To address the growing challenge of street homelessness in Barcelona – including the increasing vulnerability of those who have been homeless for longer than six months – local NGO Arrels Fundació are calling for a number of initiatives to be introduced.
These initiatives include:
• opening small, specialised spaces for specific groups, such as women, LGBTQ+ people, those with pets, people with addictions and people with mental health issues;
• the right to housing as a starting point – including more facilities to help people experiencing homelessness access social housing and increased public-private collaboration to expand the number of Housing First homes in the city;
• a more connected, supportive system for those leaving prison, being discharged from hospital, and leaving child social care; and
• ensuring that homeless people supported during the COVID-19 public health emergency do not return to the street.
Evidence gathered over the last four years indicates that if you are street homeless for more than six months – which the majority are – your chances of deteriorating mental and physical health, and your risk of abuse and violence, more than double.
Arrels – lead partner for the European End Street Homelessness Campaign in Barcelona – are taking immediate action to increase and strengthen their street outreach teams, are opening more accommodation, improving the advice available for the general public around rough sleeping, and using robust data to influence both policy and practice.
Arrels have outlined their findings and proposals in a new report, ‘Viure al carrer a Barcelona. Radiografia d’una ciutat sense llar’ (Living on the streets in Barcelona. An x-ray of a homeless city).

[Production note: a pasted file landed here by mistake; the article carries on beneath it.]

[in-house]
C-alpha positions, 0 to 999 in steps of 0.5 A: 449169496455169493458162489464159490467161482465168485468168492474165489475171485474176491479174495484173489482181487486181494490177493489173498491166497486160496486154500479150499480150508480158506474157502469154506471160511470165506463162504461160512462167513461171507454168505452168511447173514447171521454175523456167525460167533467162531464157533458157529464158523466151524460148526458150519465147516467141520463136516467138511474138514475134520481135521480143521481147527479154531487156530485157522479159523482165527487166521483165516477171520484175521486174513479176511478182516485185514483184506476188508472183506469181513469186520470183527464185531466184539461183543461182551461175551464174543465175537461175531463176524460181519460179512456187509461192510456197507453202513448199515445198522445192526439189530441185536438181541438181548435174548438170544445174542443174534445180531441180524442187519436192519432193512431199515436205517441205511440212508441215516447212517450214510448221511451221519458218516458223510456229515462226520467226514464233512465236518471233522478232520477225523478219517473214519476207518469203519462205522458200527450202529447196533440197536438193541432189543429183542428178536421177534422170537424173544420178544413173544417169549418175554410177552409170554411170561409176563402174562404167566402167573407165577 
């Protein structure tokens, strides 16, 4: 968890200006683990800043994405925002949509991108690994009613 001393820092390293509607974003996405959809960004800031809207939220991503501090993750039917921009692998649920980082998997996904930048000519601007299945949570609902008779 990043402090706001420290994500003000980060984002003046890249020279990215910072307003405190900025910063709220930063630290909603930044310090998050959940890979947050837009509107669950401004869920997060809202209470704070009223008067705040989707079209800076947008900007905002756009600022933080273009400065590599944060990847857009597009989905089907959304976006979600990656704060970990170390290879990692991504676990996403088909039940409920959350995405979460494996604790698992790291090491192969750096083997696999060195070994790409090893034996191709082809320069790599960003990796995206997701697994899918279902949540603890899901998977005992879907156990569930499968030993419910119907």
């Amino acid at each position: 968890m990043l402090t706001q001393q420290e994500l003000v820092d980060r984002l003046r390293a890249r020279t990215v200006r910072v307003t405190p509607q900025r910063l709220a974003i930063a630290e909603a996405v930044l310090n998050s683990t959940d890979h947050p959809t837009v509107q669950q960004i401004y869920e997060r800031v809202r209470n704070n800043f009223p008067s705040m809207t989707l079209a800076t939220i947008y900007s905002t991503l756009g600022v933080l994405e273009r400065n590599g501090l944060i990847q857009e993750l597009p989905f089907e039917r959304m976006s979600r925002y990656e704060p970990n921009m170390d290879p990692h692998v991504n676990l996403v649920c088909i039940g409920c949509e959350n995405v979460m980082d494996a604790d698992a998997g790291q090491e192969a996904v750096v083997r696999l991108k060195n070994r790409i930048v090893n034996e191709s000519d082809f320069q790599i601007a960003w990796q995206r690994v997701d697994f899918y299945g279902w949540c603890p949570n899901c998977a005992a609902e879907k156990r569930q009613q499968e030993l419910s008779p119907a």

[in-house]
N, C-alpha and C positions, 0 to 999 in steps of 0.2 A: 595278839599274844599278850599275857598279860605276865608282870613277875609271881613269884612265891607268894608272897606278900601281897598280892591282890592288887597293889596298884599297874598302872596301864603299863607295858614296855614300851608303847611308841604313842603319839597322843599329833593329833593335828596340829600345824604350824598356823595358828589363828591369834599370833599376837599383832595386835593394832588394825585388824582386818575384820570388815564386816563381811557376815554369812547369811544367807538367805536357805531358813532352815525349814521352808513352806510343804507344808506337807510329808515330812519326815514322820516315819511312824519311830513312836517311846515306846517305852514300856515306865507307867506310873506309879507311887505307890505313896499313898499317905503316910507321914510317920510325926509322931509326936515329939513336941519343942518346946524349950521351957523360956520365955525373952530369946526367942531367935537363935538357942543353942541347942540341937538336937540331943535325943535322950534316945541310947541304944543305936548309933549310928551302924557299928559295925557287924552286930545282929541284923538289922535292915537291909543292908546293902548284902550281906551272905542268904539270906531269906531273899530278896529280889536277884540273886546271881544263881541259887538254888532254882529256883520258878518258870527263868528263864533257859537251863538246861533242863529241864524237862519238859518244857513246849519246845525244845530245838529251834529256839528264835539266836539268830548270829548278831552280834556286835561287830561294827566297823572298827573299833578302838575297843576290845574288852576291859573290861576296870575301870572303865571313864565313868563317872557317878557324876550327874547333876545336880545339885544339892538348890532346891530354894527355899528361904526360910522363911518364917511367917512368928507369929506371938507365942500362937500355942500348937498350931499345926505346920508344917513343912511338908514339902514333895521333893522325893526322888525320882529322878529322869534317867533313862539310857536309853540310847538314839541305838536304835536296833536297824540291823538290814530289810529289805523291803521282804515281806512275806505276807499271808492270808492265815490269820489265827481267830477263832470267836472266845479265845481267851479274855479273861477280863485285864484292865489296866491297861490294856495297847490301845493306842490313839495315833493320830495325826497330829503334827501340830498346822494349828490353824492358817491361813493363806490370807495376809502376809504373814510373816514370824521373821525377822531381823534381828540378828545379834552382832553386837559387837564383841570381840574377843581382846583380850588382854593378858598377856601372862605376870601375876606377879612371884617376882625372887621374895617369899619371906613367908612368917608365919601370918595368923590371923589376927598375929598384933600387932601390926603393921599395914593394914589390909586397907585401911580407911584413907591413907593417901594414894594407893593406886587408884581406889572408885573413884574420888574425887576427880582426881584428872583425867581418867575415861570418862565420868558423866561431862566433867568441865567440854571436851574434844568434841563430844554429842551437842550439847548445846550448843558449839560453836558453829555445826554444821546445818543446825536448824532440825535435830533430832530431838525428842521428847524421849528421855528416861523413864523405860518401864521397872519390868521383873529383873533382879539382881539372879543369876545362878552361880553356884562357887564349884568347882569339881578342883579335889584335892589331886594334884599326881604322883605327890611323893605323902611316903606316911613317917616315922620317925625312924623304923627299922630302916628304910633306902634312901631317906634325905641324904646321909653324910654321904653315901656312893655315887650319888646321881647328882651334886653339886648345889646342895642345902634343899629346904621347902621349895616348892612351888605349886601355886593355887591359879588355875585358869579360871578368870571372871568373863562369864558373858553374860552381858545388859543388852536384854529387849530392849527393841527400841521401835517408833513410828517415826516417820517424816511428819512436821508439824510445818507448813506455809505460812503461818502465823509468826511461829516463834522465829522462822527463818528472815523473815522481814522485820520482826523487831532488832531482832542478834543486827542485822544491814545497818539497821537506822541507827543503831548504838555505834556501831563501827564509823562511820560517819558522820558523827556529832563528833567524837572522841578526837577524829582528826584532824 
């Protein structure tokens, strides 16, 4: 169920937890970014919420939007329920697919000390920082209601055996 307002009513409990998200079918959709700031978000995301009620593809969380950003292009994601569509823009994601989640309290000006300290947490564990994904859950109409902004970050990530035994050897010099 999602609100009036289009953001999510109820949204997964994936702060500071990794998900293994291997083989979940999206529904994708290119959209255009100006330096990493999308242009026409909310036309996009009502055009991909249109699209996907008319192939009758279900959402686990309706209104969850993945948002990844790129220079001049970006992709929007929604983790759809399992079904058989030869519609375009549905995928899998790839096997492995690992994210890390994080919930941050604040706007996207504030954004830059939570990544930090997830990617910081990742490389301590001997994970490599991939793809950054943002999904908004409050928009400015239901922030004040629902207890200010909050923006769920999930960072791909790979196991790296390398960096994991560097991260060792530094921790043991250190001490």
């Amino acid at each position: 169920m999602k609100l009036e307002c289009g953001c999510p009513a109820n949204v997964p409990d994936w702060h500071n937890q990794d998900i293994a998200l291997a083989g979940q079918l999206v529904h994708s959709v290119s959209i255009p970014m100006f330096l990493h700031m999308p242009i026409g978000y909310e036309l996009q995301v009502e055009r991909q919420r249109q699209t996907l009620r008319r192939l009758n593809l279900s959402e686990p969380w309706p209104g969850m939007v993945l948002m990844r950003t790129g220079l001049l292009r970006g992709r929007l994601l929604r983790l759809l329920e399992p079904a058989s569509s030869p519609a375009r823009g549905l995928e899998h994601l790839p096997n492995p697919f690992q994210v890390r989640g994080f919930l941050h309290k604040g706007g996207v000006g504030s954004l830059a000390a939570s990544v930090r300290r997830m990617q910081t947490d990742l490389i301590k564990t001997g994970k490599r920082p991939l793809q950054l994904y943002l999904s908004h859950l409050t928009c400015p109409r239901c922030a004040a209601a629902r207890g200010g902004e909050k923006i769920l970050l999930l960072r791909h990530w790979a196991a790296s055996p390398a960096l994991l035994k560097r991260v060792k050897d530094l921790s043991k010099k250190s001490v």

The report – funded by World Habitat’s Innovation Grant – gives an in-depth analysis of homelessness in Barcelona, where over half of those living on the streets have been there for over a year, and there is a wait of over six-months for emergency hostel accommodation. With the added challenge of COVID-19, the limited resources available and the restrictive policies that, for example, prevent migrants from accessing support, have made the harsh reality of street homelessness even more stark.
Ferran Busquets, Director of Arrels Fundació, said:
“The solution is prevention and housing. Until that answer arrives, we must seek solutions that minimise people’s suffering. And, of course, solve the causes that force people to live on the street.”
Juan Verdón, who has lived on the streets for 15 years, said:
“Violence is common. Mostly it’s verbal and there is also pure and simple aggression, like someone who mistreats women, just for the sake of hurting them. Because, if I’m sleeping on the street, what harm am I doing? Why are you coming and bothering me?”
Marta Maynou, Head of the Arrels Fundació Engagement Team, said:
“There is a gap in services for women experiencing street homelessness. On the one hand, the homelessness network is very masculine and so has a lack of specific attention towards women. On the other hand, women’s resources do not adapt to the reality of women living on the streets.”
Bob Walker, Outreach Worker from the Arrels Fundació Street Team, said:
“The longer you live on the street, the less chance you have to leave. You don’t have a job, you don’t have a stable home, you lose your self-esteem and confidence…When six months have passed, you no longer consider it a temporary situation.”
Louise Winterburn, Deputy Chief Executive of World Habitat, said:
“A single day living on the streets is already an unacceptable injustice and violation of rights. But, as this report details, from six months on there is an alarming and unacceptable increase in people’s vulnerability. This not only includes a deterioration in physical and mental health but also a heightened risk of both physical and verbal abuse. We support Arrels in their call for measures to address this urgent situation.”
The evidence for this report has been gathered over the last four years during Connections Weeks – when volunteers meet and talk to those sleeping on the streets, to understand their experiences and needs. Between 2016 and 2019 over 1,400 homeless people and 1,400 volunteers participated. The understanding gained through the collection of this data is essential to promoting policies and creating resources that are adapted to the realities of those sleeping on the streets.